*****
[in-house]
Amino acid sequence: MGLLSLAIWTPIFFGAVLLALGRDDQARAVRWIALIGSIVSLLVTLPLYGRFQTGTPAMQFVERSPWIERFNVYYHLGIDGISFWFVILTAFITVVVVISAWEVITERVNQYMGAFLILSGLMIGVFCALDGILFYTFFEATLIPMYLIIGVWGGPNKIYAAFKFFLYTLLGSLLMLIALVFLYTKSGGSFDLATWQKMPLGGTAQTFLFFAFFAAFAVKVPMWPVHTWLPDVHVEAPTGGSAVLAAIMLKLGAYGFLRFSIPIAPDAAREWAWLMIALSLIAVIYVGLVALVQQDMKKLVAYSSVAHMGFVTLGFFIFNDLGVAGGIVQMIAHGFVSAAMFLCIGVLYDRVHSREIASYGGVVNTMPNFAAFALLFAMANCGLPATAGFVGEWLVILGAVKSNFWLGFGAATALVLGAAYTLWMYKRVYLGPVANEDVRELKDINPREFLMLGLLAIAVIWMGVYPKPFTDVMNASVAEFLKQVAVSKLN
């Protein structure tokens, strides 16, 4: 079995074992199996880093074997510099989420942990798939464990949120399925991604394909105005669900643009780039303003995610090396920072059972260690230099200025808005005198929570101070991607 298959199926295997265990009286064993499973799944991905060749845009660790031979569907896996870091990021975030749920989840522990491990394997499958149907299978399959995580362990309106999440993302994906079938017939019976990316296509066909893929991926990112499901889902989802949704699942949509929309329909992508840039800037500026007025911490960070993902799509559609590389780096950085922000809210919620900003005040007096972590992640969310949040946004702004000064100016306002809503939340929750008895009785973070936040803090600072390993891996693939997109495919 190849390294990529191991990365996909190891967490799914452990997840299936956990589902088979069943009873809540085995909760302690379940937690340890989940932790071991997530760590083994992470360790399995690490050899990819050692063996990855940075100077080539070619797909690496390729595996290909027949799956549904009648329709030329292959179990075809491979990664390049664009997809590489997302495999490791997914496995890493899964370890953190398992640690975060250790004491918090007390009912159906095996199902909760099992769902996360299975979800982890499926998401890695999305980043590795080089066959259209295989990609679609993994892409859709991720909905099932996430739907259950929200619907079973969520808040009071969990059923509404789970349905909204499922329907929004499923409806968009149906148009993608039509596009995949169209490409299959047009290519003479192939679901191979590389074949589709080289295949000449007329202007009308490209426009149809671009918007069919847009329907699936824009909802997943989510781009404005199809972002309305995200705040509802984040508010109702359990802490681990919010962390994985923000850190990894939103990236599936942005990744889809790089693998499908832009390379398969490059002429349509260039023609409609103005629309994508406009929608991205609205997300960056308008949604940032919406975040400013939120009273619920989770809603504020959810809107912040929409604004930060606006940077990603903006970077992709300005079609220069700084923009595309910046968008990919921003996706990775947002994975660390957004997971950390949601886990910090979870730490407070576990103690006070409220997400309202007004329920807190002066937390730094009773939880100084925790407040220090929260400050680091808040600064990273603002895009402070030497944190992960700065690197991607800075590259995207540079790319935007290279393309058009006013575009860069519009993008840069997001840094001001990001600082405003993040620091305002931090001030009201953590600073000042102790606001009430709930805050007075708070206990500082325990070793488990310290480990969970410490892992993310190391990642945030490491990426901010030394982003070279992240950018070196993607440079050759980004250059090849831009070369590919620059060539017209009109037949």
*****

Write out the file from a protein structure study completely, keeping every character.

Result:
[in-house]
Amino acid sequence: MGLLSLAIWTPIFFGAVLLALGRDDQARAVRWIALIGSIVSLLVTLPLYGRFQTGTPAMQFVERSPWIERFNVYYHLGIDGISFWFVILTAFITVVVVISAWEVITERVNQYMGAFLILSGLMIGVFCALDGILFYTFFEATLIPMYLIIGVWGGPNKIYAAFKFFLYTLLGSLLMLIALVFLYTKSGGSFDLATWQKMPLGGTAQTFLFFAFFAAFAVKVPMWPVHTWLPDVHVEAPTGGSAVLAAIMLKLGAYGFLRFSIPIAPDAAREWAWLMIALSLIAVIYVGLVALVQQDMKKLVAYSSVAHMGFVTLGFFIFNDLGVAGGIVQMIAHGFVSAAMFLCIGVLYDRVHSREIASYGGVVNTMPNFAAFALLFAMANCGLPATAGFVGEWLVILGAVKSNFWLGFGAATALVLGAAYTLWMYKRVYLGPVANEDVRELKDINPREFLMLGLLAIAVIWMGVYPKPFTDVMNASVAEFLKQVAVSKLN
């Protein structure tokens, strides 16, 4: 079995074992199996880093074997510099989420942990798939464990949120399925991604394909105005669900643009780039303003995610090396920072059972260690230099200025808005005198929570101070991607 298959199926295997265990009286064993499973799944991905060749845009660790031979569907896996870091990021975030749920989840522990491990394997499958149907299978399959995580362990309106999440993302994906079938017939019976990316296509066909893929991926990112499901889902989802949704699942949509929309329909992508840039800037500026007025911490960070993902799509559609590389780096950085922000809210919620900003005040007096972590992640969310949040946004702004000064100016306002809503939340929750008895009785973070936040803090600072390993891996693939997109495919 190849390294990529191991990365996909190891967490799914452990997840299936956990589902088979069943009873809540085995909760302690379940937690340890989940932790071991997530760590083994992470360790399995690490050899990819050692063996990855940075100077080539070619797909690496390729595996290909027949799956549904009648329709030329292959179990075809491979990664390049664009997809590489997302495999490791997914496995890493899964370890953190398992640690975060250790004491918090007390009912159906095996199902909760099992769902996360299975979800982890499926998401890695999305980043590795080089066959259209295989990609679609993994892409859709991720909905099932996430739907259950929200619907079973969520808040009071969990059923509404789970349905909204499922329907929004499923409806968009149906148009993608039509596009995949169209490409299959047009290519003479192939679901191979590389074949589709080289295949000449007329202007009308490209426009149809671009918007069919847009329907699936824009909802997943989510781009404005199809972002309305995200705040509802984040508010109702359990802490681990919010962390994985923000850190990894939103990236599936942005990744889809790089693998499908832009390379398969490059002429349509260039023609409609103005629309994508406009929608991205609205997300960056308008949604940032919406975040400013939120009273619920989770809603504020959810809107912040929409604004930060606006940077990603903006970077992709300005079609220069700084923009595309910046968008990919921003996706990775947002994975660390957004997971950390949601886990910090979870730490407070576990103690006070409220997400309202007004329920807190002066937390730094009773939880100084925790407040220090929260400050680091808040600064990273603002895009402070030497944190992960700065690197991607800075590259995207540079790319935007290279393309058009006013575009860069519009993008840069997001840094001001990001600082405003993040620091305002931090001030009201953590600073000042102790606001009430709930805050007075708070206990500082325990070793488990310290480990969970410490892992993310190391990642945030490491990426901010030394982003070279992240950018070196993607440079050759980004250059090849831009070369590919620059060539017209009109037949």